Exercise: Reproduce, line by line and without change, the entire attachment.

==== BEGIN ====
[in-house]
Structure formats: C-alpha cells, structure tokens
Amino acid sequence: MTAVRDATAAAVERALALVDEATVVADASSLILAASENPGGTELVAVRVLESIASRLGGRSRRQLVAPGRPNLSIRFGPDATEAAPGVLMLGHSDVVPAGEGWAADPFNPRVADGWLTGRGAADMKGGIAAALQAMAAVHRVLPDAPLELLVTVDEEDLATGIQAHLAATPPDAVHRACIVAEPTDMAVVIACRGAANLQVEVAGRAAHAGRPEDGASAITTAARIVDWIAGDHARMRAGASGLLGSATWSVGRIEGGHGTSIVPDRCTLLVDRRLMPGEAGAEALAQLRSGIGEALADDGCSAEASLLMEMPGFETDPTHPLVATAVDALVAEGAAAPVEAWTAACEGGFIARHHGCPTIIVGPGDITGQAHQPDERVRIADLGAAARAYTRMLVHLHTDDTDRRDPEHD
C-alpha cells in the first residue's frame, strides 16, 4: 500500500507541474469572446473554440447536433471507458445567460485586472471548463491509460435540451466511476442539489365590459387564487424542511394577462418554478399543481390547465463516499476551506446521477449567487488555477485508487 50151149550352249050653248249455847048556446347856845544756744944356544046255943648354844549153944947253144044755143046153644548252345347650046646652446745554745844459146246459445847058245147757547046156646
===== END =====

[in-house]
Structure formats: C-alpha cells, structure tokens
Amino acid sequence: MTAVRDATAAAVERALALVDEATVVADASSLILAASENPGGTELVAVRVLESIASRLGGRSRRQLVAPGRPNLSIRFGPDATEAAPGVLMLGHSDVVPAGEGWAADPFNPRVADGWLTGRGAADMKGGIAAALQAMAAVHRVLPDAPLELLVTVDEEDLATGIQAHLAATPPDAVHRACIVAEPTDMAVVIACRGAANLQVEVAGRAAHAGRPEDGASAITTAARIVDWIAGDHARMRAGASGLLGSATWSVGRIEGGHGTSIVPDRCTLLVDRRLMPGEAGAEALAQLRSGIGEALADDGCSAEASLLMEMPGFETDPTHPLVATAVDALVAEGAAAPVEAWTAACEGGFIARHHGCPTIIVGPGDITGQAHQPDERVRIADLGAAARAYTRMLVHLHTDDTDRRDPEHD
C-alpha cells in the first residue's frame, strides 16, 4: 500500500507541474469572446473554440447536433471507458445567460485586472471548463491509460435540451466511476442539489365590459387564487424542511394577462418554478399543481390547465463516499476551506446521477449567487488555477485508487 50151149550352249050653248249455847048556446347856845544756744944356544046255943648354844549153944947253144044755143046153644548252345347650046646652446745554745844459146246459445847058245147757547046156646